19 October 2009
Consultants, GPs and other healthcare professionals are failing to provide information and advice about the long-term effects of breast cancer treatment, that could drastically improve the lives of many of the half a million women (550,000) either living with or after the disease in the UK.
During breast cancer awareness month, Macmillan Cancer Support is highlighting the fact that two in every five breast cancer survivors (40 per cent)† are not aware of the long-term effects of cancer and its treatment, yet four in every five (84 per cent)† have experienced at least one physical health problem within the last 12 months.
Jane Maher, a breast cancer expert and Chief Medical Officer at Macmillan Cancer Support says:
'Many women are surviving breast cancer, but then being left to cope alone without the information and support that could make a massive difference to their lives.
'The improvement in survival rates has been one of the success stories of this decade, but we cannot desert women after their initial treatment is over.
'That’s why we’re urging the Government and health professionals to find new ways to help breast cancer survivors help themselves, as well as cope with any ongoing needs they may have now or in the future.'
Of the breast cancer survivors who went to see their GPs about the physical and emotional problems they were experiencing, only just over half of these doctors (57 per cent) mentioned cancer and treatment as a possible cause†.
Brenda, 42, from Oxfordshire says:
‘My youngest child was just a year old when I was told I had breast cancer in 2003. Treatment was unpleasant, but it’s years later with all the after effects that have been unexpectedly tough. I thought I’d have treatment and that was the end of it, but I’ve suffered depression, severe joint pain and all the symptoms of the menopause. My GP wouldn’t have told me this is all linked to treatment if I hadn’t asked. I just want to feel normal again.’
Fatigue, nerve damage, hot flushes, early menopause and lymphoedema are just some of the physical long-term problems that can affect breast cancer survivors. Many of these symptoms seem minor on their own, but added up, they can delay women’s recovery from their cancer treatment, cause unnecessary anxiety and reduce women’s sense of well being and self esteem to such an extent that they are unable to work.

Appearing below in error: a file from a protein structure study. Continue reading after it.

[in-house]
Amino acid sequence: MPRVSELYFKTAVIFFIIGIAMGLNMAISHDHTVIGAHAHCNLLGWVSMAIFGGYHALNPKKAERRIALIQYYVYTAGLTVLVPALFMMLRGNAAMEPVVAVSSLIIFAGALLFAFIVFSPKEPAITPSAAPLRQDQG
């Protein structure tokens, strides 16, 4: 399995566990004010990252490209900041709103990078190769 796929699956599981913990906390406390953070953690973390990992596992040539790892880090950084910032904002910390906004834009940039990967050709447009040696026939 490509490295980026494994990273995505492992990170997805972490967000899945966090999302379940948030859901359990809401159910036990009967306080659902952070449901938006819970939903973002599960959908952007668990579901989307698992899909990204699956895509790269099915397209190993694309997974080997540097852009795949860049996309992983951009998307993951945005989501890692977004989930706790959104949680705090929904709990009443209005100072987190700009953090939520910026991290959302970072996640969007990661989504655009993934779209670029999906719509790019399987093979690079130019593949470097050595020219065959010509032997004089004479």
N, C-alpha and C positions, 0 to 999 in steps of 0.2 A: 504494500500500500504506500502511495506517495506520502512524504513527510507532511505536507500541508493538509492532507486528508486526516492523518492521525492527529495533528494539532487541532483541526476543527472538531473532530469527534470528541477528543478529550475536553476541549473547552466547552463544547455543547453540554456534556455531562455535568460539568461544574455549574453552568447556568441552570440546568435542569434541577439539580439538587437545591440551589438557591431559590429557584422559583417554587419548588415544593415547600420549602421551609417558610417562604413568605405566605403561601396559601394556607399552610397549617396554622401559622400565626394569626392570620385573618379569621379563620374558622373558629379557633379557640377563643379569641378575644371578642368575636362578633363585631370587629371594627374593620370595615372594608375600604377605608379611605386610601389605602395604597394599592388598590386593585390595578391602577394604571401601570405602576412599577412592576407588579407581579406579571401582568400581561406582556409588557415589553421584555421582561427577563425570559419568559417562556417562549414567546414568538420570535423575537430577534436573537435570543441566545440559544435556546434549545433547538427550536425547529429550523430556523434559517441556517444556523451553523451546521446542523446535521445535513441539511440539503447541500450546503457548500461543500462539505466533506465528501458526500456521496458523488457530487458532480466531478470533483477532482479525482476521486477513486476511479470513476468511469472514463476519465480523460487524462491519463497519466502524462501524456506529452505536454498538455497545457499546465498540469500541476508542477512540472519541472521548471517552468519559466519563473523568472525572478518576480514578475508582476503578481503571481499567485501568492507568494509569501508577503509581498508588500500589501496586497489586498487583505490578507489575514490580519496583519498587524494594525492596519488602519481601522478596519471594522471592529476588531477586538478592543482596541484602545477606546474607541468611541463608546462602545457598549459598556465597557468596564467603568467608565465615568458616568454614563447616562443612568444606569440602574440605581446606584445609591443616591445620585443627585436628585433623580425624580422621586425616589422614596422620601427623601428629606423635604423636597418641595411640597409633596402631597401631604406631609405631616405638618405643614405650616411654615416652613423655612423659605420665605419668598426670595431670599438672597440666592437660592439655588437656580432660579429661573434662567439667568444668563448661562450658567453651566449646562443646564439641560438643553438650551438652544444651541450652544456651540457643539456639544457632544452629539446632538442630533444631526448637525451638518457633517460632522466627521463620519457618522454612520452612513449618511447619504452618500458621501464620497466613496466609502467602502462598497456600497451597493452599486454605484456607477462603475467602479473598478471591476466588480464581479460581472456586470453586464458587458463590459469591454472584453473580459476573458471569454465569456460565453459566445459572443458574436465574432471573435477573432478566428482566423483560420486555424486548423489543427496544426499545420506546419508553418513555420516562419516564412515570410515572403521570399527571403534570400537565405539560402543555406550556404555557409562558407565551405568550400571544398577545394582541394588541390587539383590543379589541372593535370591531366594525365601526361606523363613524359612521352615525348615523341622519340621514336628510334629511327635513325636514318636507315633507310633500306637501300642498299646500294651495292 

Research also shows that women who have survived breast cancer are more likely to develop another cancer, heart problems and thin bones (osteoporosis) than those women who have not had breast cancer‡.
The good news is that many women are more motivated to adopt a healthy lifestyle, which can reduce the chances of developing these illnesses, than those who have not had a cancer±. However, Macmillan’s report showed that more than one in three (34 per cent)† survivors are not aware that a healthy lifestyle is particularly important for cancer survivors.
Macmillan believes there are some simple measures that can and should be introduced to support cancer survivors, including:
every woman who finishes treatment should be offered a post-treatment assessmentas part of that plan
women should be provided with information about possible consequences of breast cancer and its treatment and simple lifestyle advice about diet, exercise and stopping smoking
there should be clear and swift access back into the specialist system if a woman’s health needs change
GPs need to be enabled to support women living beyond cancer, in the form of a standardised electronic treatment record, which is easily accessed online during a consultation.
Macmillan Cancer Support can provide information on the long-term effects of breast cancer, for more information call Macmillan on 0808 808 00 00 or visit www.macmillan.org.uk.
*CASE STUDIES ARE AVAILABLE UPON REQUEST*
For further information, please contact:
Anna Brosnan, Macmillan Cancer Support
020 7840 7818 (out of hours 07801 307068)
Notes to Editors
About the research:
† Macmillan Study of the Health and Wellbeing of Cancer Survivors - Follow up survey of awareness of late effects and use of health services for ongoing health problems, Macmillan Cancer Support, 2008. 176 of the original participants that had had breast cancer from the original survey took part in this detailed follow up survey.
‡ Joseph F. Fraumeni Jr., Rochelle E. Curtis, Brenda K. Edwards, Margaret A. Tucker, Chapter 1, New Malignancies Among Cancer Survivors: Seer Cancer Registries data,1976-2000
± Demark-Wahnefried W, Peterson B, McBride C, Lipkus I, Clipp E, 2000, Feb 1, Cancer, 88 (3): 674-84 About Macmillan Cancer Support:
Macmillan Cancer Support improves the lives of people affected by cancer, providing practical, medical, emotional and financial support. Working alongside people affected by cancer, Macmillan works to improve cancer care. One in three of us will get cancer. Two million of us are living with and beyond cancer. www.macmillan.org.uk